Machine learning aims to develop automated systems to analyze, infer from, predict, and make sense of data. It is one of the most exciting and rapidly advancing engineering fields today, and its relevance will only grow as the quantity and complexity of data, and our ambitions to make use thereof, increase without bound.
With this view, Kui develops fast, principled optimization algorithms for computationally challenging machine learning problems. He works in the Columbia Machine Learning Lab where he is advised by Prof. Tony Jebara. Previously, he has worked with Prof. Martha Kim to characterize and automatically tune the performance of massively parallel computer programs. In industry, he has worked at Hunch, a start-up which delivered recommendations using large-scale collaborative filtering algorithms.
Kui has published in top-tier journals and conferences, including Neural Information Processing Systems (NIPS) and International Symposium for Computer Architecture (ISCA). He was runner-up for the 2014 Outstanding Undergraduate Researcher by the Computer Research Association, after receiving Honorable Mention in 2013. He has been funded by multiple NSF Research Opportunity for Undergraduates (REU) fellowships.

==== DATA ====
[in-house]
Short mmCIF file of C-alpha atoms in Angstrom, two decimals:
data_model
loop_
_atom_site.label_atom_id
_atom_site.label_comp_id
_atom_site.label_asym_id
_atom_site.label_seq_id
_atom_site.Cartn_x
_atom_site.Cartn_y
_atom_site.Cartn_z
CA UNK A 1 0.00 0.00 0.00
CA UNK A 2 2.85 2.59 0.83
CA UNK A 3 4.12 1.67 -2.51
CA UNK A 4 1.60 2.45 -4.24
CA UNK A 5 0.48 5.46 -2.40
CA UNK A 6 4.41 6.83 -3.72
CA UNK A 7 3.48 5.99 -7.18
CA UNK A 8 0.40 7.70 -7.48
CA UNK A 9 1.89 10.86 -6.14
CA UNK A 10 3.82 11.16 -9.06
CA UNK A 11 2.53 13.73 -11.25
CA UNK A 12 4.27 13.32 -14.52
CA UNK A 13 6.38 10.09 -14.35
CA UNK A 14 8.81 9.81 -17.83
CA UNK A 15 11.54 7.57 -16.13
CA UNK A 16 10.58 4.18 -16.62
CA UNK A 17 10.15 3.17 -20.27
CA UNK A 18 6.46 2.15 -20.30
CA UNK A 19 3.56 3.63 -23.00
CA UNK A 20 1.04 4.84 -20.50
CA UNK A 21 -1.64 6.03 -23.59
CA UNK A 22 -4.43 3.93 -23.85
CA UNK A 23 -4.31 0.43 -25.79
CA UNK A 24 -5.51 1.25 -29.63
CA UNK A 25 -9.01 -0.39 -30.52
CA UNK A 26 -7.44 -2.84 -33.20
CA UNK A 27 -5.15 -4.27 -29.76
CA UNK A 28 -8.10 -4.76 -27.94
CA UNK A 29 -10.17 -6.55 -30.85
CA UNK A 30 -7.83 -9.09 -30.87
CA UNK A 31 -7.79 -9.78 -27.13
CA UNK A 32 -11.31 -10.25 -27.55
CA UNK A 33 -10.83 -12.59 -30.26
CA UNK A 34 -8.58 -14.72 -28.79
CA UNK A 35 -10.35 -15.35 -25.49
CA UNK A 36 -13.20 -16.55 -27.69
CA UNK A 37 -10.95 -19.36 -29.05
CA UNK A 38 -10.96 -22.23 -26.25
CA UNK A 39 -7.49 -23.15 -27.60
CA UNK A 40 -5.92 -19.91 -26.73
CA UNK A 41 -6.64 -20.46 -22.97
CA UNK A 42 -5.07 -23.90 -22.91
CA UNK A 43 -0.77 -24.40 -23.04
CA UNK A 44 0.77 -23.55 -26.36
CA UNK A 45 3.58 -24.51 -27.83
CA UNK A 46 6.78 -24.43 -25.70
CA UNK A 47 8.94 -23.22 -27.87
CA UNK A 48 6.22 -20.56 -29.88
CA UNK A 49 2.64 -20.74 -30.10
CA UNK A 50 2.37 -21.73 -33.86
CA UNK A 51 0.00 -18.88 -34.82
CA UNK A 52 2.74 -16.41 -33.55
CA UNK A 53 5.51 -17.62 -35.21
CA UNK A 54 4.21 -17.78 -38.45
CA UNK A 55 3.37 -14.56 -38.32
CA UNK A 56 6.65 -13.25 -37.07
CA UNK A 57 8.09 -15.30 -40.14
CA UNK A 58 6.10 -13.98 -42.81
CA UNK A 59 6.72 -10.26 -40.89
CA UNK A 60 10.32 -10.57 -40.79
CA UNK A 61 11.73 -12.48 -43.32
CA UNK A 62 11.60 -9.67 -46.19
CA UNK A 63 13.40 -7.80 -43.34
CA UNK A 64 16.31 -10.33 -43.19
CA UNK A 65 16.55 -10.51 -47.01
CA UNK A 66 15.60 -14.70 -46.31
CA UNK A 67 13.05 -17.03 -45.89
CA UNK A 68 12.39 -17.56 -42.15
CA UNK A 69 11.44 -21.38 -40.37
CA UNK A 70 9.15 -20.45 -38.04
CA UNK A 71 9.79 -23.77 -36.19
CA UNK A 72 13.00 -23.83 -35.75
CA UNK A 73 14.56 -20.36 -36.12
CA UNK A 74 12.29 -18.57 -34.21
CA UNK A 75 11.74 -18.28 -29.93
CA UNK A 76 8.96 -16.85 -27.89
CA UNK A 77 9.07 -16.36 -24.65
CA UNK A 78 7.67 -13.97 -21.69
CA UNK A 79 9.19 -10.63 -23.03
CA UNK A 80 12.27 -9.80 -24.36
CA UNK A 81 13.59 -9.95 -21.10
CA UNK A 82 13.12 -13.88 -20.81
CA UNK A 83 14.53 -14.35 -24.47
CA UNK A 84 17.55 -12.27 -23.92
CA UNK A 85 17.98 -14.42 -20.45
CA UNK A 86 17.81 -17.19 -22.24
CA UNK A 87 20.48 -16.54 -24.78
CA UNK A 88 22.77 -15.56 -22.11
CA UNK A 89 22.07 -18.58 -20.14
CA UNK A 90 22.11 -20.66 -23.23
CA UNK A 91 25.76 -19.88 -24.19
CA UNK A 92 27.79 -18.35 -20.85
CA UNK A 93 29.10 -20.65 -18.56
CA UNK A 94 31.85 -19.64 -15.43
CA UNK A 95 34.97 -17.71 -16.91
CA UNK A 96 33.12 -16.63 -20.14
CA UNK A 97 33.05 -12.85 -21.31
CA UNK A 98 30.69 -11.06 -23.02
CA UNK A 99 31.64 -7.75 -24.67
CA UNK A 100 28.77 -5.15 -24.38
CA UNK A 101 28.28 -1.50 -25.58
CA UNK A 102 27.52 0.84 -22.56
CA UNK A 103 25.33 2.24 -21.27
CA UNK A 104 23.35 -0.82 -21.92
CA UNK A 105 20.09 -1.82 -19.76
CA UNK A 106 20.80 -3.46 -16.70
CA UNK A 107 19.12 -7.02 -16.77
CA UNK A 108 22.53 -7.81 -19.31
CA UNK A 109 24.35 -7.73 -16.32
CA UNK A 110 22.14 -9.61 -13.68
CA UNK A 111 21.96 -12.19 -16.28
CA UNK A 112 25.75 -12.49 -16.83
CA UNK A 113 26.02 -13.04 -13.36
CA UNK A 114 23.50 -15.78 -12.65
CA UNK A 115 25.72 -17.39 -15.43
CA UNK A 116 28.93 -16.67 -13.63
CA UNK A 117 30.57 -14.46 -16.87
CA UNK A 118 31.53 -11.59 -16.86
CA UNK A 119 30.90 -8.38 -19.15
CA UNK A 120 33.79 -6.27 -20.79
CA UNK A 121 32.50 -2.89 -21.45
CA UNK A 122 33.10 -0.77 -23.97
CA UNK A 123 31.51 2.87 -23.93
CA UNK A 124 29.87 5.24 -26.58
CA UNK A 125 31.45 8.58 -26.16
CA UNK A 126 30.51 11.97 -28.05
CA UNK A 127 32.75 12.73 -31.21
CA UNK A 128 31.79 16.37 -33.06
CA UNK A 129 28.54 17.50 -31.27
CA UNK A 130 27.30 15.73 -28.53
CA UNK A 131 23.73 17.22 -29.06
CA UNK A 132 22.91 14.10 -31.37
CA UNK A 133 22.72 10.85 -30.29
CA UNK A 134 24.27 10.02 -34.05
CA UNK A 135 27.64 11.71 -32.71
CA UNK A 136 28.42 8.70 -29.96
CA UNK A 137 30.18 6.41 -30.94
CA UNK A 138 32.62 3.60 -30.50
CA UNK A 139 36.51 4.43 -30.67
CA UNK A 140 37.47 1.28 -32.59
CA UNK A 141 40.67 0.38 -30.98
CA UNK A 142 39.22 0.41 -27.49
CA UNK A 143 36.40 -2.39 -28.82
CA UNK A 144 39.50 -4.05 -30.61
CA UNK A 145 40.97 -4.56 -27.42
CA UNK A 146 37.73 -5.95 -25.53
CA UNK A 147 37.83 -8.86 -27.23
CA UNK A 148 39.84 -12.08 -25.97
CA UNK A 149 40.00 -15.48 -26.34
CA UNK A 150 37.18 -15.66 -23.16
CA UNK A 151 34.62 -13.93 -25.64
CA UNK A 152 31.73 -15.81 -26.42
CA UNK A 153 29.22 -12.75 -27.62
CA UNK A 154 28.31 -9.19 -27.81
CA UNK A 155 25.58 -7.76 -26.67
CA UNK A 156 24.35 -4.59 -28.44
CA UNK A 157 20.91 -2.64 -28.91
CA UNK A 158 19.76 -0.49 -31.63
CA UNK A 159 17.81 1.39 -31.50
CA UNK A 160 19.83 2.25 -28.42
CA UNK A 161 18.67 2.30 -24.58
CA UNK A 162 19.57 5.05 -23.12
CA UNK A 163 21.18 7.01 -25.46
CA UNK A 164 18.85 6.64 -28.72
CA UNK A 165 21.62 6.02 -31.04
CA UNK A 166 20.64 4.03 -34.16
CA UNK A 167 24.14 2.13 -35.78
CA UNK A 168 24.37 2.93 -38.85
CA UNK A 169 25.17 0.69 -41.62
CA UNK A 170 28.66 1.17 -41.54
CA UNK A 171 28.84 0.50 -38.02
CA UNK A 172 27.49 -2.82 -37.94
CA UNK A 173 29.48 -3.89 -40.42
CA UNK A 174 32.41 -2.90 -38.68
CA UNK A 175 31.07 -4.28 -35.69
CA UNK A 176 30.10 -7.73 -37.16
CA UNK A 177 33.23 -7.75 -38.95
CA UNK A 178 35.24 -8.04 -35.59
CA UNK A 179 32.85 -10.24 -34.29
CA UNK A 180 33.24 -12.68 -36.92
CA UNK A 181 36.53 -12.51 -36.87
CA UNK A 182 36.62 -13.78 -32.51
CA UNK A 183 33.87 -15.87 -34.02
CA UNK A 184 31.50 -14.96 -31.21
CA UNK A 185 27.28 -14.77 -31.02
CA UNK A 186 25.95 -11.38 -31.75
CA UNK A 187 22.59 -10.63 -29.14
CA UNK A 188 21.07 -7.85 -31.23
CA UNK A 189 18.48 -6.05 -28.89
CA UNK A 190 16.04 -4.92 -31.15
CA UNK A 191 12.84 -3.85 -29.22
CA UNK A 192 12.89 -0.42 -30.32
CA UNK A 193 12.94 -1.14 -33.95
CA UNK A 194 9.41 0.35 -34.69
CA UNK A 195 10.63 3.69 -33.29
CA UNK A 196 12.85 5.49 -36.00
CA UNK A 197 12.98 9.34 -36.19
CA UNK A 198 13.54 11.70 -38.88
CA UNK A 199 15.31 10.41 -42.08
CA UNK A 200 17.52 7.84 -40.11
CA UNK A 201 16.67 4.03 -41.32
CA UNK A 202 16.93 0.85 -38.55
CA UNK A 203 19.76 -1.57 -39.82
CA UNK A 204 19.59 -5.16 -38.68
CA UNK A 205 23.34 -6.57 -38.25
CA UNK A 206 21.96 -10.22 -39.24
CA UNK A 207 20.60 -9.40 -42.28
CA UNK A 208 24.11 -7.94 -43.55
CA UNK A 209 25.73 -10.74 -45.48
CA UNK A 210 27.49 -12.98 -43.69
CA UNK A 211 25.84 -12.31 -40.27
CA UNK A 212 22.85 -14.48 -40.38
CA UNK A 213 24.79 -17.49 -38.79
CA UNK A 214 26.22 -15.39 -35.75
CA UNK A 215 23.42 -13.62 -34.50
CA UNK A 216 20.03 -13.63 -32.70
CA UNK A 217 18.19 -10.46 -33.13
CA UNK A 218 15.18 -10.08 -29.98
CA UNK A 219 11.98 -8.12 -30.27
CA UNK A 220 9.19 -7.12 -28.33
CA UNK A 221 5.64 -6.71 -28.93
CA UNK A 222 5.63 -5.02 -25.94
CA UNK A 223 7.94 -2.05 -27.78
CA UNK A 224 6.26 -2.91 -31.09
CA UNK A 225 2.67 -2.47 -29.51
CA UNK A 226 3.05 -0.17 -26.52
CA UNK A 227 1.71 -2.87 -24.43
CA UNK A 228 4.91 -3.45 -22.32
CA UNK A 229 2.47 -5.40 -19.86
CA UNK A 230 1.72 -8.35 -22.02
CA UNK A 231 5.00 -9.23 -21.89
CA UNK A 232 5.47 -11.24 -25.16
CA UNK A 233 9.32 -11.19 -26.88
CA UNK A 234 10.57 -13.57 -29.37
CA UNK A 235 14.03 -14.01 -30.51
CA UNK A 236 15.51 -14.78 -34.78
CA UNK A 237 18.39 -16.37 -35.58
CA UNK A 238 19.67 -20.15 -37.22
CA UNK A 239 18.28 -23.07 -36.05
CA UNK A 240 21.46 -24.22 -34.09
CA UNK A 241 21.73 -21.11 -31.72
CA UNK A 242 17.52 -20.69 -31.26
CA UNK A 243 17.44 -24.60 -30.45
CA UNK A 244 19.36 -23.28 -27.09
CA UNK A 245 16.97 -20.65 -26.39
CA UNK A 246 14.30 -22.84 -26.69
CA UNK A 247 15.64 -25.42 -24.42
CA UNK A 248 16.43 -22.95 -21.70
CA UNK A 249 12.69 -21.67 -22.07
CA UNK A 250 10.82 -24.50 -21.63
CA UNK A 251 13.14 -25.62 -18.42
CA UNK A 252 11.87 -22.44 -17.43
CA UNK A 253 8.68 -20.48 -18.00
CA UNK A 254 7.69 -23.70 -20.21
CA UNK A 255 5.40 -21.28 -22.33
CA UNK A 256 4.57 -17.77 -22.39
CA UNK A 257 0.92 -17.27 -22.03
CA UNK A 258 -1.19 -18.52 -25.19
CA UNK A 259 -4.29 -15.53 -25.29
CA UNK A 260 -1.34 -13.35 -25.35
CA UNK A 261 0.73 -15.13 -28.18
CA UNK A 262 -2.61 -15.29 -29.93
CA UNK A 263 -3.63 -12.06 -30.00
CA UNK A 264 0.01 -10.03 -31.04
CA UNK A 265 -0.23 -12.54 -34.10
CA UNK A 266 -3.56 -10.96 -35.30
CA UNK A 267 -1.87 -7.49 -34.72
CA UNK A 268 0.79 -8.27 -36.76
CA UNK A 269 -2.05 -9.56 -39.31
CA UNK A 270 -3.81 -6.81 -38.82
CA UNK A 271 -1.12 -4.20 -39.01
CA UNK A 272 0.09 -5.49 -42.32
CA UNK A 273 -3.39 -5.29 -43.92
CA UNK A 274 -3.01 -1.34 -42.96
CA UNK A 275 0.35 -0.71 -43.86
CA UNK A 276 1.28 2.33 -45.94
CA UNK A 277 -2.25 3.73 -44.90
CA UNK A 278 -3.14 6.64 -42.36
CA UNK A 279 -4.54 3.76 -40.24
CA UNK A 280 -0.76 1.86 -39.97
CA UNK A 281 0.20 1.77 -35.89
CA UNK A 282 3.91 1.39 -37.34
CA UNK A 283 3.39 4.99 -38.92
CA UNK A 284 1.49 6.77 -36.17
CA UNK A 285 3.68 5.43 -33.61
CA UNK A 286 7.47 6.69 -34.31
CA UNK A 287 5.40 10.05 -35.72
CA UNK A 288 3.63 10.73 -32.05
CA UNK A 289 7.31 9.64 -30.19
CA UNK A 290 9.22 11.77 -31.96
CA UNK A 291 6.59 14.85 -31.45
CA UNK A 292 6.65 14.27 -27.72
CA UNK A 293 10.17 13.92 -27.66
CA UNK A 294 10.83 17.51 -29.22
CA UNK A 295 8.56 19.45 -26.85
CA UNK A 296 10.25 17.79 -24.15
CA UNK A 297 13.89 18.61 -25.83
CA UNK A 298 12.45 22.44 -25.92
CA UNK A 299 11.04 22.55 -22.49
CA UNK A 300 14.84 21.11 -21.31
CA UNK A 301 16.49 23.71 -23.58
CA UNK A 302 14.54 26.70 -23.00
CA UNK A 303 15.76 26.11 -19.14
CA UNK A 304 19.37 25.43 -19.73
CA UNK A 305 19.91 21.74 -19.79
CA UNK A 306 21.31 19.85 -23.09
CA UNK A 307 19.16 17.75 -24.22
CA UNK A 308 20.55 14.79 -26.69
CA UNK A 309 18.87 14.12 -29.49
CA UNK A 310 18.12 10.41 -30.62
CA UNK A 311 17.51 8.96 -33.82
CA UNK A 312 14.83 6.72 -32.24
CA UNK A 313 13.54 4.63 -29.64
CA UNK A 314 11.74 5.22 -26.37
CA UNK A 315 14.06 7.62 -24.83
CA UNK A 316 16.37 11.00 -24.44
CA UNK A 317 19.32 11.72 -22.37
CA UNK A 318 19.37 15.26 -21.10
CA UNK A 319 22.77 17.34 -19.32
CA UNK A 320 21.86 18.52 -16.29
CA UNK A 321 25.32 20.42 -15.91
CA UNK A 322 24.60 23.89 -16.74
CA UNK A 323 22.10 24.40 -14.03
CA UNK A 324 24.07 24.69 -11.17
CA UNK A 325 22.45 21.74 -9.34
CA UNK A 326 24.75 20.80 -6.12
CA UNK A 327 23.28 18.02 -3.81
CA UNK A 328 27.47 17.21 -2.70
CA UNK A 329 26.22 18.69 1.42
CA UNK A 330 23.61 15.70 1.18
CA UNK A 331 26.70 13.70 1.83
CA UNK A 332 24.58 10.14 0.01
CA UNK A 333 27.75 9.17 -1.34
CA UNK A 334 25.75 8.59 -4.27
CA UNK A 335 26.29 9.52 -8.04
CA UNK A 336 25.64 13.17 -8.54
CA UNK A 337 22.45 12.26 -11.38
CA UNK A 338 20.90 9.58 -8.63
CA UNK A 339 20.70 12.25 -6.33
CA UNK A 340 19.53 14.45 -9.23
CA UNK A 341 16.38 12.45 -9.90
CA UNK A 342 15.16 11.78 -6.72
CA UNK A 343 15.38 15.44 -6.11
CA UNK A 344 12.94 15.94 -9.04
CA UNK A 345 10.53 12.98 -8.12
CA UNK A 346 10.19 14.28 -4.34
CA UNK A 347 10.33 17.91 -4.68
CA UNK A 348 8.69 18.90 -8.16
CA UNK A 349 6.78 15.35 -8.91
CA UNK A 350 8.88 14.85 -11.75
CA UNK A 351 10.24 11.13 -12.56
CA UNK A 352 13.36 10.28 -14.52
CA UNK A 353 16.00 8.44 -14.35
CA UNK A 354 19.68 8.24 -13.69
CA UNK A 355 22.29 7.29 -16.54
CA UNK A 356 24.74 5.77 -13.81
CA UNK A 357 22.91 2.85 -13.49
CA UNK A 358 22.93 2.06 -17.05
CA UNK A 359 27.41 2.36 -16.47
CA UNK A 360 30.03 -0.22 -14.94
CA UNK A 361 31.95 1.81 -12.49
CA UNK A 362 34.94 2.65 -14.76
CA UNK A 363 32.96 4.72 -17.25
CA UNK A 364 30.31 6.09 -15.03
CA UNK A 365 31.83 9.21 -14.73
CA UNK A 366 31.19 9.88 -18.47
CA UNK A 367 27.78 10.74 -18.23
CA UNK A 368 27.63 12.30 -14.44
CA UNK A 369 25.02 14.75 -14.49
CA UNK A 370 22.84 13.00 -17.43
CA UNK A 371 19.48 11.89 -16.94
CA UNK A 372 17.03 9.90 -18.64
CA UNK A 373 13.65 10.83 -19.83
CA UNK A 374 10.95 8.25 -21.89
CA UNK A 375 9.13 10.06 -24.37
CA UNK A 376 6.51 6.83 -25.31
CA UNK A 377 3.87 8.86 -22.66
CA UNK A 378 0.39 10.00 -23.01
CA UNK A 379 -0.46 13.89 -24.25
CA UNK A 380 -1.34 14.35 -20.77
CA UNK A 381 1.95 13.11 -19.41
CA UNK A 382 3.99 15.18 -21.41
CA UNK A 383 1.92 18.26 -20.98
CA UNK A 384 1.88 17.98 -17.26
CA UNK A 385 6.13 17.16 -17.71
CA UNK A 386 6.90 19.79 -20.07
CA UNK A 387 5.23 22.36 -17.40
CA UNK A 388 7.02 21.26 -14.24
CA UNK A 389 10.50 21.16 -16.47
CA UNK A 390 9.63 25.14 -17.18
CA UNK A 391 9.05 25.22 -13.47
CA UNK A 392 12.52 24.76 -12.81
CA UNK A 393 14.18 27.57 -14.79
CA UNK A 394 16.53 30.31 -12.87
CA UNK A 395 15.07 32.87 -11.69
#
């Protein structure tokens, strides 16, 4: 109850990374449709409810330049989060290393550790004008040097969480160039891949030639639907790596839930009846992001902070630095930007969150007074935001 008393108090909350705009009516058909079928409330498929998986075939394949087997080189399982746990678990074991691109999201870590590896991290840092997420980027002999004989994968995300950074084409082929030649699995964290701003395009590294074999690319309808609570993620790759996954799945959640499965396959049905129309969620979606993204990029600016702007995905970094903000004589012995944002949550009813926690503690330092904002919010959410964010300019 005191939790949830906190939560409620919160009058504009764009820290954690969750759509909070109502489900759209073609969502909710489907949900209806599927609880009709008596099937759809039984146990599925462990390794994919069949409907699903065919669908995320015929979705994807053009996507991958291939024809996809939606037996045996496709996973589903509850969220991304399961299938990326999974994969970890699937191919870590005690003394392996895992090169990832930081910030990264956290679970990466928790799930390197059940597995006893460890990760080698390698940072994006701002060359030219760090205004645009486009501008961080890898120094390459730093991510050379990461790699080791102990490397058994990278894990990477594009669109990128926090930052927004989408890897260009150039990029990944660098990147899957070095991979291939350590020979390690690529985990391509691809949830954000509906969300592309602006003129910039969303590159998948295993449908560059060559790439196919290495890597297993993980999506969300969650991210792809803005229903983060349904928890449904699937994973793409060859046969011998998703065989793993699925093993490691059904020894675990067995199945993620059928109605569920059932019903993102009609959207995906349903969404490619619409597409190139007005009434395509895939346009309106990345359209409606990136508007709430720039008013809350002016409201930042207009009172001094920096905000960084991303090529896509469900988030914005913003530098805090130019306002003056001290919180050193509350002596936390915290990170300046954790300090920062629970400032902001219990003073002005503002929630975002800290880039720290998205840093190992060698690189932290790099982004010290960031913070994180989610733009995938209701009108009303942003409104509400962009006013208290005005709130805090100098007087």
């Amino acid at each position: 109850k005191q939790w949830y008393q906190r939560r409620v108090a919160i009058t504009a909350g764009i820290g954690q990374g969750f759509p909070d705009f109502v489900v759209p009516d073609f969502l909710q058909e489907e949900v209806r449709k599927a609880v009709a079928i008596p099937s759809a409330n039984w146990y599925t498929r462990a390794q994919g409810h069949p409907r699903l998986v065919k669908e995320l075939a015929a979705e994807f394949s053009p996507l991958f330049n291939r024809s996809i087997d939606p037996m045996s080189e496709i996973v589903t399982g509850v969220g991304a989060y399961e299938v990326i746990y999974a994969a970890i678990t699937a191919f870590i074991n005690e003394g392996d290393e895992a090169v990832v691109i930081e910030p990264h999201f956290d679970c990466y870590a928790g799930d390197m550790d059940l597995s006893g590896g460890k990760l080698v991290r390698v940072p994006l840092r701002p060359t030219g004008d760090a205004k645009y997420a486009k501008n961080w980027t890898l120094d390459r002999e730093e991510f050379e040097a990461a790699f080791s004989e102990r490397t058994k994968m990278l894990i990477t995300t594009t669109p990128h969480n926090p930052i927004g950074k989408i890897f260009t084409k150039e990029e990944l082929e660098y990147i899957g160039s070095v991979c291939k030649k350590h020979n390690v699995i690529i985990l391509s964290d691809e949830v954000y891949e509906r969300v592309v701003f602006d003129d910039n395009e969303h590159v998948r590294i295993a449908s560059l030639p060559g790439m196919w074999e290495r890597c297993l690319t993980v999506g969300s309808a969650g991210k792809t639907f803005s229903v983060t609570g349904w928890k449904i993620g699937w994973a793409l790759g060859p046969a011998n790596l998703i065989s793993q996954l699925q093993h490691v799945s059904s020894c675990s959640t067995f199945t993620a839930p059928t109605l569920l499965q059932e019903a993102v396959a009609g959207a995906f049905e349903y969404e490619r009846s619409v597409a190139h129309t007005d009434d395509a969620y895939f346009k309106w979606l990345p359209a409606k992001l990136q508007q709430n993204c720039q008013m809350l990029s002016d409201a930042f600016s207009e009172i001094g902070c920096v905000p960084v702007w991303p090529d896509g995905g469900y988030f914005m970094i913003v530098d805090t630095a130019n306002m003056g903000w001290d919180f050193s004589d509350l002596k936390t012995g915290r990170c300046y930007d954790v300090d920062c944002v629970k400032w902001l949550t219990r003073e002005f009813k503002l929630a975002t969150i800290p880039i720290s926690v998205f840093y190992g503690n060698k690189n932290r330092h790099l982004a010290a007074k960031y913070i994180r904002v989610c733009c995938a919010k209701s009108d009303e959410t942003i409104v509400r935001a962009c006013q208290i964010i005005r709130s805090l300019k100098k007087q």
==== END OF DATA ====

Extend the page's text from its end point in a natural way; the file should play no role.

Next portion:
He is currently on the Organizing Committee of the International Conference for Machine Learning (ICML) 2014 as workflow chair. He also organizes the Machine Learning Reading Group and is treasurer for the Society for Industrial and Applied Mathematics (SIAM), where he previously served as president. In addition, he was the treasurer for Beta Theta Pi and a committee member of the Association for Computing Machinery.
Kui is currently a senior and will start graduate school in Fall 2014, after which he intends to seek employment as a professor. When he needs a break from machine learning, he reads philosophy for fun, particularly Schopenhauer.